There are standardized instruments and tools developed by institutions like the National Institutes of Health to ensure that such information is collected in a reliable manner so that it can be used at point-of-care and integrated into clinical care.
Understanding the experiences and beliefs of patients and the impact of the pandemic on the quality of life of these patients is especially important given that there is relatively little is known about the SARS CoV-2 virus and COVID-19.
What do we know so far about the effect of COVID-19 on autoimmune rheumatic diseases?
Dr Venkatachalam: Since the initiation of the project, we have enrolled more than 20,000 patients with arthritis and rheumatic disease in the United States and Canada, and they have shared their experiences and concerns to help us understand how they are affected by this pandemic. We found that 14% of patients showed respiratory illness symptoms, 3% got tested for COVID-19, 1% were diagnosed with COVID-19, and 29% accessed telehealth services. As the study progresses, we will get a more robust understanding of how our patient community is affected by the pandemic, not only in terms of health, but also ability to access healthcare.
What are the roles of the various entities, including clinicians, researchers, and patients, included in the project? How and where can they register to get involved?
Dr Venkatachalam: Multi-stakeholder collaboration in research is of critical importance to ensure that the right research questions are prioritized, the best approaches are used for data collection and analysis, and the knowledge gained is effectively disseminated to those who may need and use this information. When clinicians, patients, and researchers work together, the unique perspectives of all these stakeholders can be brought together to address challenges and propose solutions in collaborative and innovative ways.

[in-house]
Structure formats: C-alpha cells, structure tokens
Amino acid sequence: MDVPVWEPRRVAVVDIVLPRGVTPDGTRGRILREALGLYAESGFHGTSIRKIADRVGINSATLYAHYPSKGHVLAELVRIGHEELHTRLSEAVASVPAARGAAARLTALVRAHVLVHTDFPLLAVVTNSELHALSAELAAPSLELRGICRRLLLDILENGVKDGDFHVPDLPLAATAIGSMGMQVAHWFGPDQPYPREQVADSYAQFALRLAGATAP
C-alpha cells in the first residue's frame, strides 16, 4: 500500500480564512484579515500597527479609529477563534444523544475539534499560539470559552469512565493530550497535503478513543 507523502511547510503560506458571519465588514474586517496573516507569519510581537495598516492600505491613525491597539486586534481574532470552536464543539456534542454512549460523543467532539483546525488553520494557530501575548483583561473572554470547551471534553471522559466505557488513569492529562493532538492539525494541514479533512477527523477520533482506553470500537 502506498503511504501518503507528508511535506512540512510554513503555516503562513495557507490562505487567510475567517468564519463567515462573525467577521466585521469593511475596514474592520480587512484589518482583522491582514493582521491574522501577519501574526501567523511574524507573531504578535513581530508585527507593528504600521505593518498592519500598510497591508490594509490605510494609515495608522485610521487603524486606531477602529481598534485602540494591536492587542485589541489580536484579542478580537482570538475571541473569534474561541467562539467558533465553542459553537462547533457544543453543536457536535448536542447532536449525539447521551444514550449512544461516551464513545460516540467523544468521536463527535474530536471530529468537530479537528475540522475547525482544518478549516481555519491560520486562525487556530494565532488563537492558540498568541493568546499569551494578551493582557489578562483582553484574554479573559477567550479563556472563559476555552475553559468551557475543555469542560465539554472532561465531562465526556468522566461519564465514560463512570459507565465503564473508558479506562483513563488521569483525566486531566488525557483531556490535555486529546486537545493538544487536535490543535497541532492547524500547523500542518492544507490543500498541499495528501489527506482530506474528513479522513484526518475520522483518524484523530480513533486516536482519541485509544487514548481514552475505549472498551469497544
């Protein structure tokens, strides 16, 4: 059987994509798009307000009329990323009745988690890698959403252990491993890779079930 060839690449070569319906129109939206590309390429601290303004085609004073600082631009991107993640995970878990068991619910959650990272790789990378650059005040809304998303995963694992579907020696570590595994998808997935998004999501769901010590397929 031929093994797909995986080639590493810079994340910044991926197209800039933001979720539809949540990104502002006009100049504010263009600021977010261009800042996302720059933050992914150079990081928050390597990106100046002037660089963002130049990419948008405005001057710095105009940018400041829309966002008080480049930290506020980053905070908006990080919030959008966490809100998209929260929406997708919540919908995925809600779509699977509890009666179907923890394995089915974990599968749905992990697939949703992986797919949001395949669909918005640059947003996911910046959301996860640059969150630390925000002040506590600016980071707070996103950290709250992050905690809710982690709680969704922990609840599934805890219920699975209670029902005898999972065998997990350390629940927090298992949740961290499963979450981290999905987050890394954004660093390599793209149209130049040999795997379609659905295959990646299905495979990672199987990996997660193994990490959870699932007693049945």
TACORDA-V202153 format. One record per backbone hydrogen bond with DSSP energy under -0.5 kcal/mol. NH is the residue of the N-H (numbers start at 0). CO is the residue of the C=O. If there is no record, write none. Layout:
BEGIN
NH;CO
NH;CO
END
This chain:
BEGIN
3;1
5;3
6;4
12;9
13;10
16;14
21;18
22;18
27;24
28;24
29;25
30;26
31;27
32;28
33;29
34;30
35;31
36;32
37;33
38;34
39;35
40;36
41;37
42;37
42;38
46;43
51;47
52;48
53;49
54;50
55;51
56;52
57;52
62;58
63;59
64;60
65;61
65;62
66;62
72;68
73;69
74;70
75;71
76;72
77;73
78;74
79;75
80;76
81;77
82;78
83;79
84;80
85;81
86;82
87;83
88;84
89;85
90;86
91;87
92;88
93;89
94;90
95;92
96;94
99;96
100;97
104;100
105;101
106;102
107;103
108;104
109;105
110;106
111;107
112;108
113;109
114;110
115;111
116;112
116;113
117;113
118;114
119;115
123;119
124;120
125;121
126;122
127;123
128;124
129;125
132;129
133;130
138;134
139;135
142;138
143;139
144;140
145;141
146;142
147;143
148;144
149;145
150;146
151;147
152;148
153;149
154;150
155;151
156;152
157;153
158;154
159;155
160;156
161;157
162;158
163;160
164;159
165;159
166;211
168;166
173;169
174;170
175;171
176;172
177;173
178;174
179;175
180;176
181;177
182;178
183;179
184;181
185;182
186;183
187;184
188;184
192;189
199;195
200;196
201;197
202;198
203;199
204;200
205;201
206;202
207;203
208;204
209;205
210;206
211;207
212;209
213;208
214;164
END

The Autoimmune COVID-19 Project does exactly this by focusing on the chronic disease patient experience of the pandemic from different perspectives, some of which include patients articulating concerns around the emerging virus and how these concerns affect behavior related to management their disease; gathering information around barriers and facilitators that patients encounter with regard to testing and access to care; and how this data collectively affects the health and well-being of patients.
In this initiative, we engaged with a multi-stakeholder group right from the start. Unlike a one-time survey, the Autoimmune COVID-19 Project returns to participating respondents across multiple time points because it is especially important for us to understand how the experience of patients change as the knowledge, and subsequently, our response, to this new virus changes, locally and globally.
What does the Autoimmune COVID-19 Project hope to achieve in the long-term for patients with autoimmune disorders and COVID-19?
Dr George: There is a tremendous amount to learn about COVID-19 and its effects on patients with autoimmune conditions. Launching this study as quickly as possible was important so that we can see how attitudes, healthcare access, and treatments change over time among patients with autoimmune and inflammatory or related diseases. We want our analysis to inform the preparedness of patients and clinicians for future pandemics and provide a better understanding about concerns with infection in general among patients with autoimmune disease.
Editor’s Note: To learn more about this initiative, visit https://autoimmunecovid.org/ and https://rheumcovid19project.org/.
Disclosures: Dr Venkatachalam and Dr George have declared affiliations with the pharmaceutical industry.
1. Sarzi-Puttini P, Marotto D, Antivalle M, et al. How to handle patients with autoimmune rheumatic and inflammatory bowel diseases in the COVID-19 era: An expert opinion [published online May 5, 2020]. Autoimmun Rev. doi:10.1016/j.autrev.2020.102574
2. Global Healthy Living Foundation launches autoimmune patient COVID-19 research project. News release. BusinessWire. April 22, 2020. Accessed May 15, 2020. https://www.businesswire.com/news/home/20200422005919/en/Global-Healthy-Living-Foundation-Launches-Autoimmune-Patient
This article originally appeared on Rheumatology Advisor